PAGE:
This state of affairs doesn’t exist only in the arts. There are all sorts of products that seem like great ideas but never make it out of the design room for one reason or another. The ones that do aren’t always successful, either. I used to think that if I liked a particular product — Rice Chex cereal bars? —my preference almost certainly spelled its doom. I don’t think that anymore. I am totally convinced of it.
So how do you get around it? You ignore it. You cannot really control it. Focus on being great. Write your own story, instead of a variation of your favorite author’s, or what is “hot” right now. Shine it up nicely. Get yourself an editing program to go through your work. This past Wednesday our very own Terry Odell discussed an editing program named Smart Edit that seems to fill the bill. Don’t rely entirely on that, however. Go through it yourself and then have two other literate, nitpicking people review your review for you to find what you missed. When you think that everything is as perfect as you can make it send it to a prospective agent or editor Then sit back and say the short form of the Serenity Prayer, which is “(Expletive deleted) it. Just (expletive deleted).” Keep sending it out. You will know soon whether someone thinks that you are any good. Just don’t stop. Remember Mr. Yetnikoff, who wasn’t sure if Mr. Cohen was any good after listening to an album with two songs on it that are still popular almost three decades later. While you’re waiting, remember what Audrey Hepburn said: “Nothing is impossible, the word itself says ‘I’m possible’!” Just so. Illegitimi non carborundum.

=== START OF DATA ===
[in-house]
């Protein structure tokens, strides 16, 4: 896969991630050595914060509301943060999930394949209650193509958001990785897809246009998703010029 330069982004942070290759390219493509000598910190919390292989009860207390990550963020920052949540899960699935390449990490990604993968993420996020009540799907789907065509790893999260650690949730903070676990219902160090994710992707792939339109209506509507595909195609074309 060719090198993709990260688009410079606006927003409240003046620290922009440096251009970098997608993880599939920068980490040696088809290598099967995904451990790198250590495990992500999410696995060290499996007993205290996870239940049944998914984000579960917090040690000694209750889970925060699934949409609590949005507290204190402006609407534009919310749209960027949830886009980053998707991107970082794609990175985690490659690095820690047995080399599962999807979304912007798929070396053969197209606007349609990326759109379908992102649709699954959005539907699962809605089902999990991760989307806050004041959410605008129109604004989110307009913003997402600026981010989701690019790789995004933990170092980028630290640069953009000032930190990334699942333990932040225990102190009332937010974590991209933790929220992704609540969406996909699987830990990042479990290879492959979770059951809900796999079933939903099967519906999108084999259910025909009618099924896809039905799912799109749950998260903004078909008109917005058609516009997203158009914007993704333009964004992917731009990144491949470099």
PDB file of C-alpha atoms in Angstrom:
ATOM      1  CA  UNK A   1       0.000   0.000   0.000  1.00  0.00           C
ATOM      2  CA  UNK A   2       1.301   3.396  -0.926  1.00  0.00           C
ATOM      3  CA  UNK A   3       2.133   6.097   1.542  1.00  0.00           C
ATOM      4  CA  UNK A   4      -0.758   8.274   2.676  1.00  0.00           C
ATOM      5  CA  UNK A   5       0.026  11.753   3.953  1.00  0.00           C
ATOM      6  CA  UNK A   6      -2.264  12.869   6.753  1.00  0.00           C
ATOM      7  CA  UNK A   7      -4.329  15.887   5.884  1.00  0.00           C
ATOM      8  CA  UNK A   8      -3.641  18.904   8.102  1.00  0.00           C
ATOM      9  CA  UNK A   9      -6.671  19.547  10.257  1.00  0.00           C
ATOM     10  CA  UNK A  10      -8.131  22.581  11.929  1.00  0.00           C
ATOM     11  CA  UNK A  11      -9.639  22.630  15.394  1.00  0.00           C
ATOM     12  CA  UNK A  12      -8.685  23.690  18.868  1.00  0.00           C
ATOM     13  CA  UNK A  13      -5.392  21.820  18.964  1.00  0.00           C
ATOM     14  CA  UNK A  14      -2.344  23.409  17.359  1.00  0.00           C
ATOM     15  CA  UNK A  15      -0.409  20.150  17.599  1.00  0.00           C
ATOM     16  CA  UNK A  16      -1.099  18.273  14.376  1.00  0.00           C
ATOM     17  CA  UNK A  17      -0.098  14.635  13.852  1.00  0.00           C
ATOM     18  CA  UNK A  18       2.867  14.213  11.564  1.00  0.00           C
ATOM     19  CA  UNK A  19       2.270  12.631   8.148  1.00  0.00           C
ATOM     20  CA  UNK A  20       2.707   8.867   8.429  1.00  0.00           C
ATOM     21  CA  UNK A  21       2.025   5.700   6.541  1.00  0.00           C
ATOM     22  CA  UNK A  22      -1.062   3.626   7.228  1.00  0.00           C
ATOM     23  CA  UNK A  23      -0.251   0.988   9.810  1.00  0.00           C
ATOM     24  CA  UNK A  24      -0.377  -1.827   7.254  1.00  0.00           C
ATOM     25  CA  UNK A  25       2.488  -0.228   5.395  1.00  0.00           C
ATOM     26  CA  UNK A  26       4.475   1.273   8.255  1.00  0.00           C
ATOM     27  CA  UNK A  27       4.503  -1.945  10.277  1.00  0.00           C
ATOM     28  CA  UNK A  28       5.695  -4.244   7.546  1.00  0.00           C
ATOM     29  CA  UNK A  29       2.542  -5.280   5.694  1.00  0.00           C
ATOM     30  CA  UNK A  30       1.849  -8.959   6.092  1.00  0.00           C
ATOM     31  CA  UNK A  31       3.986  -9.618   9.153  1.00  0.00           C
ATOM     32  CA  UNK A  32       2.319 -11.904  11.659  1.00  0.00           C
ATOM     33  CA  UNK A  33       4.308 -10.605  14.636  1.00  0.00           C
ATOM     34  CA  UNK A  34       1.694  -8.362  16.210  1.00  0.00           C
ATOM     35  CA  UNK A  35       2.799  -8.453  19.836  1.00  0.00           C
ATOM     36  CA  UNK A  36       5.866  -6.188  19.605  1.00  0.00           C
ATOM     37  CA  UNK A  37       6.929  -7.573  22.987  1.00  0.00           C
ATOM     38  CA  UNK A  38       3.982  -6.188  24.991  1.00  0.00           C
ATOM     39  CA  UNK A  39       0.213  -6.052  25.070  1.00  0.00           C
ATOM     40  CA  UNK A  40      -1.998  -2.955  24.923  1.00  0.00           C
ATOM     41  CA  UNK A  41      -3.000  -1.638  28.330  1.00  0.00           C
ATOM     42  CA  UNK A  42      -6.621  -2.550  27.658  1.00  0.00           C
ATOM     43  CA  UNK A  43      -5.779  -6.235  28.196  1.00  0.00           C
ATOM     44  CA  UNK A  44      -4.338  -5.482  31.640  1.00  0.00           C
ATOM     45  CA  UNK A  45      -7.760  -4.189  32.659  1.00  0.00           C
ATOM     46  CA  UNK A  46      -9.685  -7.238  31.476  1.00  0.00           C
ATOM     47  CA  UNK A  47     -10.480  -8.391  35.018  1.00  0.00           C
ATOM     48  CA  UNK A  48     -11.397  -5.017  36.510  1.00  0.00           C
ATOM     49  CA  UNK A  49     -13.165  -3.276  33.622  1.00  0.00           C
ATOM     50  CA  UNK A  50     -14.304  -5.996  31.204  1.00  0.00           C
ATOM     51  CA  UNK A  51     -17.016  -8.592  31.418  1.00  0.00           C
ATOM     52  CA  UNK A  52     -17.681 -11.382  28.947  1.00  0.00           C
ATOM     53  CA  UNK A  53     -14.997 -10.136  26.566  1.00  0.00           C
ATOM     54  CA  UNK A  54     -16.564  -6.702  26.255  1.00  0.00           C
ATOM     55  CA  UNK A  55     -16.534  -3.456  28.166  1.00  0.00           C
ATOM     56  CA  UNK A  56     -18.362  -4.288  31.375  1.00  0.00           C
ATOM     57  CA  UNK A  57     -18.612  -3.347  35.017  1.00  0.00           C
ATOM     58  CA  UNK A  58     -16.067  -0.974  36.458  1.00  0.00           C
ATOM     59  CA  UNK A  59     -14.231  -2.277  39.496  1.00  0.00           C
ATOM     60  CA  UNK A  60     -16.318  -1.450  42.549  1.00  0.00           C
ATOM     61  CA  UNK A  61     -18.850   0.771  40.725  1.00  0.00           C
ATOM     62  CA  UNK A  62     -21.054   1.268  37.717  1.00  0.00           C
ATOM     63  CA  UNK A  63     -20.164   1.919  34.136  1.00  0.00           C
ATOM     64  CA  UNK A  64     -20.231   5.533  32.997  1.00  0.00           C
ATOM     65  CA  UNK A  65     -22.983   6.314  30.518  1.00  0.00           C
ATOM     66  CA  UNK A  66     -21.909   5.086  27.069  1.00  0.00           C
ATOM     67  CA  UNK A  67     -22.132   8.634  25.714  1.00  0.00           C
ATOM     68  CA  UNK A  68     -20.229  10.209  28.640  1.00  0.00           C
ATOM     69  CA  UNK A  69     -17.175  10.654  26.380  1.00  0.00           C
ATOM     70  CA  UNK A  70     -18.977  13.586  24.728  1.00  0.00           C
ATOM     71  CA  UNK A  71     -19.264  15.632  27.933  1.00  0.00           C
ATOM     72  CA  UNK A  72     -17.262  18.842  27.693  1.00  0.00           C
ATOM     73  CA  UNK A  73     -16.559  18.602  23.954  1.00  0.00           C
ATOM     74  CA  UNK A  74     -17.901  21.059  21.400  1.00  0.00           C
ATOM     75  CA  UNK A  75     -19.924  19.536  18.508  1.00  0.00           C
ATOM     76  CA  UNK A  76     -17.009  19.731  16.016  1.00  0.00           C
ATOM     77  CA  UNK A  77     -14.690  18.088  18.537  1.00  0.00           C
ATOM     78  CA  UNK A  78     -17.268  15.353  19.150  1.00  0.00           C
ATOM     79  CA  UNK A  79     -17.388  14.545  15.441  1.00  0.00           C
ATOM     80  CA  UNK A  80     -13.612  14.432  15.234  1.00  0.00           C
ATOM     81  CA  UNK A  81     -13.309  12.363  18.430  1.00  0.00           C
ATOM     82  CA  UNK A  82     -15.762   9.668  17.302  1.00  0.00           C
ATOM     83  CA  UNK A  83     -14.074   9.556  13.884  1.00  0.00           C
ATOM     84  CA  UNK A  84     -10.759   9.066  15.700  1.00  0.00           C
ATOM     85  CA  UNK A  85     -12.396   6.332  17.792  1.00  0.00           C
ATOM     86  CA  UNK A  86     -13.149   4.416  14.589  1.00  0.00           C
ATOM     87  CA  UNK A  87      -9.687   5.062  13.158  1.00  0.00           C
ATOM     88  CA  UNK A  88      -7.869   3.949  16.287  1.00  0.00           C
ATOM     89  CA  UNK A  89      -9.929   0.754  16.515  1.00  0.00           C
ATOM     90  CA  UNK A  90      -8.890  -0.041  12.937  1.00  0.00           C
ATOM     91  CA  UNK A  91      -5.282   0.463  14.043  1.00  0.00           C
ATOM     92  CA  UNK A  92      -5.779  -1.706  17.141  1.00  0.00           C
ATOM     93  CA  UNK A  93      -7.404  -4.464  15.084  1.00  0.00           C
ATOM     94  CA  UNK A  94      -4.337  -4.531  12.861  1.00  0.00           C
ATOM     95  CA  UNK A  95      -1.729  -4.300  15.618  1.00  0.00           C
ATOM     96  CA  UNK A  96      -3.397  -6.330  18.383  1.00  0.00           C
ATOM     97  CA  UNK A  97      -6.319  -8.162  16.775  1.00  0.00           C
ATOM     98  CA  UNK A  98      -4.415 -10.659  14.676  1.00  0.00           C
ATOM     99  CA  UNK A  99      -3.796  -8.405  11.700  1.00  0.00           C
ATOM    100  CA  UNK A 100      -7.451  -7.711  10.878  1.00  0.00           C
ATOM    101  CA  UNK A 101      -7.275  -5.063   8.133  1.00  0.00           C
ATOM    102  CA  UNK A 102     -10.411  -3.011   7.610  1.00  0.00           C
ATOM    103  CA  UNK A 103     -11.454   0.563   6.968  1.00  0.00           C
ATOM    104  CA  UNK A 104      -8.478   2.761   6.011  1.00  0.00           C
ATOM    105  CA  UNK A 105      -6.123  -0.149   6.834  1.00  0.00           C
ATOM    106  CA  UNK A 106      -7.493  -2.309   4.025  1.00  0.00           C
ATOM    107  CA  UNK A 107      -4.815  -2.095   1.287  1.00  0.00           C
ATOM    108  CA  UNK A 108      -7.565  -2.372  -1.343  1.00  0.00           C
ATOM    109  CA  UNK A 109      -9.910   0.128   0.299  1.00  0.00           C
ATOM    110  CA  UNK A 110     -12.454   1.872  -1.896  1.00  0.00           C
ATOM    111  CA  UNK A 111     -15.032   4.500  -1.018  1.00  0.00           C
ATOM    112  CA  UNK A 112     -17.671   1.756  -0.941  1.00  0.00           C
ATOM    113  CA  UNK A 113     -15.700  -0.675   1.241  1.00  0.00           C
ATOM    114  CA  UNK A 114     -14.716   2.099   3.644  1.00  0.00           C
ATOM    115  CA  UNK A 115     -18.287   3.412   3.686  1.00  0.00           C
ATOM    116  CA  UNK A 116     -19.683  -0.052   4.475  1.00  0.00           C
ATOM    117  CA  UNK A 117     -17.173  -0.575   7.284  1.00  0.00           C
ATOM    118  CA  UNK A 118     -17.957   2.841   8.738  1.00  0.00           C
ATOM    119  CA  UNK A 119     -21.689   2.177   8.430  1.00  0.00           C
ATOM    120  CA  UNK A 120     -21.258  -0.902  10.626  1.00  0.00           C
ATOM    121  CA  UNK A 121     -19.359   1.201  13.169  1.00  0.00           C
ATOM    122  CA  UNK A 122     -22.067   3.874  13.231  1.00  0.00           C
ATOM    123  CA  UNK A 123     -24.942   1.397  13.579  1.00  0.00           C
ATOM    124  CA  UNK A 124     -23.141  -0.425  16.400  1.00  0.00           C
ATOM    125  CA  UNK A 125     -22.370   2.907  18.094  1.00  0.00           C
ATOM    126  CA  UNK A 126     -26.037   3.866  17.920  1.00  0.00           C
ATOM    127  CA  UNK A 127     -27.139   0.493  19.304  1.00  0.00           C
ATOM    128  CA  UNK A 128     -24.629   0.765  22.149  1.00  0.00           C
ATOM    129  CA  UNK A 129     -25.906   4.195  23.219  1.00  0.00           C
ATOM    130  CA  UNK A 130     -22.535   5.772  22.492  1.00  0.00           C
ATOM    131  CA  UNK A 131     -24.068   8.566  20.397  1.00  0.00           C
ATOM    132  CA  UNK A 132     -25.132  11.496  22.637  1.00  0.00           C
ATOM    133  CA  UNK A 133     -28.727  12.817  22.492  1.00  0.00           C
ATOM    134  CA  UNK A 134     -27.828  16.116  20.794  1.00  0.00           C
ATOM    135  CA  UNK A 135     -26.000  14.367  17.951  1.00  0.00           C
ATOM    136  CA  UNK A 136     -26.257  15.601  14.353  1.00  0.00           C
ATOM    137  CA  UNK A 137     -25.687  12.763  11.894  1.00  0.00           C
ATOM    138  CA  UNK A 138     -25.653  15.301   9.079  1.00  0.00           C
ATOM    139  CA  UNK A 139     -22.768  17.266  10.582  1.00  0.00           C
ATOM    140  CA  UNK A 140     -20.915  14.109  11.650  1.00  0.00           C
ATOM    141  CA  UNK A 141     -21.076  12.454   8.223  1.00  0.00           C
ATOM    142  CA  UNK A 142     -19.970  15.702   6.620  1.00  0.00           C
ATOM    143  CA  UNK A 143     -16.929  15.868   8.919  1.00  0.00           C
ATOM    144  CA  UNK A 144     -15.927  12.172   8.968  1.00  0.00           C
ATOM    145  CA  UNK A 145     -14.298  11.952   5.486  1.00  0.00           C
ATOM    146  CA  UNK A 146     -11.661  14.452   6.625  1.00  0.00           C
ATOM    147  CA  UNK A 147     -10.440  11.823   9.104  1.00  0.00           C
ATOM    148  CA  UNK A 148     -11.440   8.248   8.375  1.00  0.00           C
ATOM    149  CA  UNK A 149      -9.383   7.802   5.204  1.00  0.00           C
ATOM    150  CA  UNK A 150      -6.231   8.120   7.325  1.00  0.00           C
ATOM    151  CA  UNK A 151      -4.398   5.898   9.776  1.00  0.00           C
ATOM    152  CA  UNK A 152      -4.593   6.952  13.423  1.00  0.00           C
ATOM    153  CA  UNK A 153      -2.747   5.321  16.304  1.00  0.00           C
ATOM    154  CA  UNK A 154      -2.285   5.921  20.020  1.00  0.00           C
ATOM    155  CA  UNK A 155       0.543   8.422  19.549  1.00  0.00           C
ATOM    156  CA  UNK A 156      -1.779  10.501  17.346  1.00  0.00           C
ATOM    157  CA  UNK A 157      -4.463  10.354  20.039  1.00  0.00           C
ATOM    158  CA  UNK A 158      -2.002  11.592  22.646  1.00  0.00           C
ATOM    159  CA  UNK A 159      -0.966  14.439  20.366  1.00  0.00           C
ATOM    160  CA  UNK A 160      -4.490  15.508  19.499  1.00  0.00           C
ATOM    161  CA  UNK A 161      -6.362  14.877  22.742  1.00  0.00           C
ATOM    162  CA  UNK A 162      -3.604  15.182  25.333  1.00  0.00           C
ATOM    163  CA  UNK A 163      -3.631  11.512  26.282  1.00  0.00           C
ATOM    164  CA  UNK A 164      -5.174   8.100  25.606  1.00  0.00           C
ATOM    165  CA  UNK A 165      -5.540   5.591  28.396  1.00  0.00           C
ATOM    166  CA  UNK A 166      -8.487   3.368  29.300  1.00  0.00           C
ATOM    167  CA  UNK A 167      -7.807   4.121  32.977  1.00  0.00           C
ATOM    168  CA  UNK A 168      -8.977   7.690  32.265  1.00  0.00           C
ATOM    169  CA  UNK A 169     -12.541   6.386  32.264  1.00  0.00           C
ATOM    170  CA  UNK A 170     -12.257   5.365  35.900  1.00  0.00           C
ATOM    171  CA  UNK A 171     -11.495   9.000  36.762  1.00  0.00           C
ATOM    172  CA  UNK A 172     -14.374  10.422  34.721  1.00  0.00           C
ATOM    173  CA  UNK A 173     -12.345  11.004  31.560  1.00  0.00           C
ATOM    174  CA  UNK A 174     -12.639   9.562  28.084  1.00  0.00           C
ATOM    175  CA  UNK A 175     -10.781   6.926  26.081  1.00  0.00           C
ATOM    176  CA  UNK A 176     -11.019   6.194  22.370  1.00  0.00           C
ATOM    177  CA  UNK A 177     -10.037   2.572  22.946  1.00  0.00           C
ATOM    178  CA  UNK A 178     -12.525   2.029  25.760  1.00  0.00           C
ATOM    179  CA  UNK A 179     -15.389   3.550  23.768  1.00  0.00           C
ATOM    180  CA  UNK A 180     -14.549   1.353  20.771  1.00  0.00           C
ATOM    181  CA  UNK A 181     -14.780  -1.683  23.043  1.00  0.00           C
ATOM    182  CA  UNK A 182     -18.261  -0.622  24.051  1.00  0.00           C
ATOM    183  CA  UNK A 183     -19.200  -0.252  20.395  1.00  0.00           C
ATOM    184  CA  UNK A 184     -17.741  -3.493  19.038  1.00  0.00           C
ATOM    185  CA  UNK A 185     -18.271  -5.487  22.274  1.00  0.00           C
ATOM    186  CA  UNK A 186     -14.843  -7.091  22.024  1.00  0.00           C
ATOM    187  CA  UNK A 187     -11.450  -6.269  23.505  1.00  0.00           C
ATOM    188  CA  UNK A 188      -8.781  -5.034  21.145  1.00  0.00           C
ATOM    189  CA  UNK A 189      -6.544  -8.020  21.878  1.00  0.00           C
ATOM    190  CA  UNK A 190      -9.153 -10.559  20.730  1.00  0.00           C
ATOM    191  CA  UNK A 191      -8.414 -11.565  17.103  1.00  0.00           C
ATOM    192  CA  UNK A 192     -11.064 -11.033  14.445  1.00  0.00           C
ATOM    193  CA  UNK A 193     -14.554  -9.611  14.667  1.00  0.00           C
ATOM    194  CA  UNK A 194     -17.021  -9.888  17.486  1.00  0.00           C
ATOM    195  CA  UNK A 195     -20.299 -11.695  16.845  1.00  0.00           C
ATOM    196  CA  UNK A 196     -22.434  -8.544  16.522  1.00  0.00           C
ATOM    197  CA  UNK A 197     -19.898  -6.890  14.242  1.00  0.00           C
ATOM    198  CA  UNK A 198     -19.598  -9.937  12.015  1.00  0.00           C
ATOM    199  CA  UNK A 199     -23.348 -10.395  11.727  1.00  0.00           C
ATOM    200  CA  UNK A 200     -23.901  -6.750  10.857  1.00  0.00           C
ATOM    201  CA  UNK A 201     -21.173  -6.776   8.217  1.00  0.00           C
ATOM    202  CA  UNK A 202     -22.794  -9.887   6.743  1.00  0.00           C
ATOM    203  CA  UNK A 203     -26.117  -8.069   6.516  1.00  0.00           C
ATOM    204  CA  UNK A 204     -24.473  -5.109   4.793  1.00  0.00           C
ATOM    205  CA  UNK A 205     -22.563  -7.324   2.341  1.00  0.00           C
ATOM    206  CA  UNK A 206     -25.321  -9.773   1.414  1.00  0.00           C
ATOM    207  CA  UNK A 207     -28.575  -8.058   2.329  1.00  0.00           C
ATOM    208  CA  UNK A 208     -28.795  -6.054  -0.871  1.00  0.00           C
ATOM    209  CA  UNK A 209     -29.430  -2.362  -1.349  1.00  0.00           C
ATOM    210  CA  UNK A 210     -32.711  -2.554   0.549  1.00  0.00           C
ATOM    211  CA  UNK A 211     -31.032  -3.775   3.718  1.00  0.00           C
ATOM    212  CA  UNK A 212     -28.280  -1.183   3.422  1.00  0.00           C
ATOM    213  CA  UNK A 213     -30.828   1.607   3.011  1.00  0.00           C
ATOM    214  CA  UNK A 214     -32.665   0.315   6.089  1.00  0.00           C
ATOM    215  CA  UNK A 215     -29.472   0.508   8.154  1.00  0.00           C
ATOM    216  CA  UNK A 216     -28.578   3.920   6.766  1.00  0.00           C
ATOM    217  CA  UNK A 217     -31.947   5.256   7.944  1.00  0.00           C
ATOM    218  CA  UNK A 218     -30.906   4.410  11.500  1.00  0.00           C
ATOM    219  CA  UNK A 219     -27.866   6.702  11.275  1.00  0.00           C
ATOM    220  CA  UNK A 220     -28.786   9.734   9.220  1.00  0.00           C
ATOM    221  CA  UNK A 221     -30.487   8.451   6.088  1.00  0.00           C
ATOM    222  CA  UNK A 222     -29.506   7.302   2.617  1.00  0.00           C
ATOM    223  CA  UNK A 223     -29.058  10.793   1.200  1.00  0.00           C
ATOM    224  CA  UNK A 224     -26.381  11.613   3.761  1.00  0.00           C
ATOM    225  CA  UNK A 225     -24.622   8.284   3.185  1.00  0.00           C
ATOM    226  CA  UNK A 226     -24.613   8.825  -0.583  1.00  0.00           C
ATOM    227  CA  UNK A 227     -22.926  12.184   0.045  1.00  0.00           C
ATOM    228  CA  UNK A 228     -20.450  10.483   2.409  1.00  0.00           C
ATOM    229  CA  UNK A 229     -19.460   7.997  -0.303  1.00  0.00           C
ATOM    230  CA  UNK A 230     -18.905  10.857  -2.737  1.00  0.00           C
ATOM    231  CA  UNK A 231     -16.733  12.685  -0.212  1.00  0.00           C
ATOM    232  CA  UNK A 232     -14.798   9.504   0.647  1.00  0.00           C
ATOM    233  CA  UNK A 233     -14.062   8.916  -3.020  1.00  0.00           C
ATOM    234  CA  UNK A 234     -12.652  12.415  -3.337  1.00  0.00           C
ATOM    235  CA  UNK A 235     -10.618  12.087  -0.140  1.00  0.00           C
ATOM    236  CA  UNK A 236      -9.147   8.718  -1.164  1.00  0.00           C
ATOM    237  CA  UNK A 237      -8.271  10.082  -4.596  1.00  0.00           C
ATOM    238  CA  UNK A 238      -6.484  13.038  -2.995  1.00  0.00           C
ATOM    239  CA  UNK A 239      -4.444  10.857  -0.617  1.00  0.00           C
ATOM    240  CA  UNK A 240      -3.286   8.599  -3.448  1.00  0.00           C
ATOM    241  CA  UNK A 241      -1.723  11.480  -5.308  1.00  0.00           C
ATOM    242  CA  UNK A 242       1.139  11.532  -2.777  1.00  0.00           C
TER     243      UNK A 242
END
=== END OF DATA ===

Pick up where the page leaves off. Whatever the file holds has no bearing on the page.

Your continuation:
One postscript to this: I had the good fortune to see and hear Cohen perform in the early 1970s at a small club named The Smiling Dog Saloon in west Cleveland. I went to the men’s room between what turned out to be the two best sets of live music I’ve ever attended and was taking care of things when the urinals on either side of me simultaneously became occupied. I glanced — yes, at eye level! — to my left and there stood Dave Mason (of Traffic), dressed entirely in bright red, grinning beerily back at me. I nodded, somewhat embarrassed for whatever reason, then glanced away to my right. There stood Leonard effing Cohen. A few seconds later we went to the sinks and, after washing up, somewhat uneasily introduced ourselves — not that the company I was in needed any introduction — and shook hands all around.
I stumbled back to my table, bumping into chairs and people all the way there. The lady I was with looked at me when I finally sat down, smiled, and said, “Wow. What happened to you? You look like you got hit on the head. Did you, like, run into Leonard Cohen or something?” She laughed, took a sip of her beer, and said, “Oh. I heard someone say that Dave Mason is here…we should try to find him.” Done. And done.
Thanks for being here once again. If you’d like to share your best acceptance or worst rejection, please do. It doesn’t have to be book- or even art-related. Let the games begin!
There are not a lot of cool bathroom stories, Joe, but yours is one of them. Most of the time a bathroom tale is of the embarrassing sort. It may be apocryphal, but an editor was supposedly on the throne when someone in the next stall slipped a manuscript to him. He tore off the first page then slipped the MS back with the note: “Thank you. Your manuscript has met my needs at this time.”
About the biz being a “guess,” it’s so true that the guesstimators miss much of the time. Like the agent who rejected Tony Hillerman’s first Navajo police novel, with the note: “If you insist on re-writing this, cut out all that Indian stuff.”